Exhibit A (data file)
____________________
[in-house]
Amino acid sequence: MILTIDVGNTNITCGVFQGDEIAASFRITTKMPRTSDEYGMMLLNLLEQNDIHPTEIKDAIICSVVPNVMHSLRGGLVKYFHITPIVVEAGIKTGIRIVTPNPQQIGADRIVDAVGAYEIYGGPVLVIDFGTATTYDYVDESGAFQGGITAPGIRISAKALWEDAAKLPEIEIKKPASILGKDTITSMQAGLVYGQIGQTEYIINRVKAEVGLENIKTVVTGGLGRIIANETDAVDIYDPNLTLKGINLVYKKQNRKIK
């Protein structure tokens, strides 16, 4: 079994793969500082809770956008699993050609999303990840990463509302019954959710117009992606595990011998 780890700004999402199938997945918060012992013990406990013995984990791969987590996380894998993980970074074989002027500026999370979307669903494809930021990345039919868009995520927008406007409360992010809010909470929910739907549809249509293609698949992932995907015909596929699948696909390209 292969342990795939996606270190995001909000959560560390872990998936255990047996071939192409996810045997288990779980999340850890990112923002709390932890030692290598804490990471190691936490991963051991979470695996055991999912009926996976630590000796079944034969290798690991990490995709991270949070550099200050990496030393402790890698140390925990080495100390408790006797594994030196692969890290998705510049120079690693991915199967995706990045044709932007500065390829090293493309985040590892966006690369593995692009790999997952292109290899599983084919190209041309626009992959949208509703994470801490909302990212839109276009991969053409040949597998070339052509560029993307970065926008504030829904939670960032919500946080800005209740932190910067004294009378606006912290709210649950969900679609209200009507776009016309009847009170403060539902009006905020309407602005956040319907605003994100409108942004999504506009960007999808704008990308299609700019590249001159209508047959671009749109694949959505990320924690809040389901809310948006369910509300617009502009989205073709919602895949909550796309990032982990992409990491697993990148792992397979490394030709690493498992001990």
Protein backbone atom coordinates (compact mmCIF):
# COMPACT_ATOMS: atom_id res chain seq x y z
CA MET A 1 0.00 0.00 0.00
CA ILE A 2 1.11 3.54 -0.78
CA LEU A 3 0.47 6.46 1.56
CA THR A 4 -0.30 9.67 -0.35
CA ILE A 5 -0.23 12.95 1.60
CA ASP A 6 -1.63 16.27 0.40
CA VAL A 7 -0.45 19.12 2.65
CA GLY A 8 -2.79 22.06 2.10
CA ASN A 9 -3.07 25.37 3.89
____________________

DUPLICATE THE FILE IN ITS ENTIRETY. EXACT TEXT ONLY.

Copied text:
[in-house]
Amino acid sequence: MILTIDVGNTNITCGVFQGDEIAASFRITTKMPRTSDEYGMMLLNLLEQNDIHPTEIKDAIICSVVPNVMHSLRGGLVKYFHITPIVVEAGIKTGIRIVTPNPQQIGADRIVDAVGAYEIYGGPVLVIDFGTATTYDYVDESGAFQGGITAPGIRISAKALWEDAAKLPEIEIKKPASILGKDTITSMQAGLVYGQIGQTEYIINRVKAEVGLENIKTVVTGGLGRIIANETDAVDIYDPNLTLKGINLVYKKQNRKIK
């Protein structure tokens, strides 16, 4: 079994793969500082809770956008699993050609999303990840990463509302019954959710117009992606595990011998 780890700004999402199938997945918060012992013990406990013995984990791969987590996380894998993980970074074989002027500026999370979307669903494809930021990345039919868009995520927008406007409360992010809010909470929910739907549809249509293609698949992932995907015909596929699948696909390209 292969342990795939996606270190995001909000959560560390872990998936255990047996071939192409996810045997288990779980999340850890990112923002709390932890030692290598804490990471190691936490991963051991979470695996055991999912009926996976630590000796079944034969290798690991990490995709991270949070550099200050990496030393402790890698140390925990080495100390408790006797594994030196692969890290998705510049120079690693991915199967995706990045044709932007500065390829090293493309985040590892966006690369593995692009790999997952292109290899599983084919190209041309626009992959949208509703994470801490909302990212839109276009991969053409040949597998070339052509560029993307970065926008504030829904939670960032919500946080800005209740932190910067004294009378606006912290709210649950969900679609209200009507776009016309009847009170403060539902009006905020309407602005956040319907605003994100409108942004999504506009960007999808704008990308299609700019590249001159209508047959671009749109694949959505990320924690809040389901809310948006369910509300617009502009989205073709919602895949909550796309990032982990992409990491697993990148792992397979490394030709690493498992001990």
Protein backbone atom coordinates (compact mmCIF):
# COMPACT_ATOMS: atom_id res chain seq x y z
CA MET A 1 0.00 0.00 0.00
CA ILE A 2 1.11 3.54 -0.78
CA LEU A 3 0.47 6.46 1.56
CA THR A 4 -0.30 9.67 -0.35
CA ILE A 5 -0.23 12.95 1.60
CA ASP A 6 -1.63 16.27 0.40
CA VAL A 7 -0.45 19.12 2.65
CA GLY A 8 -2.79 22.06 2.10
CA ASN A 9 -3.07 25.37 3.89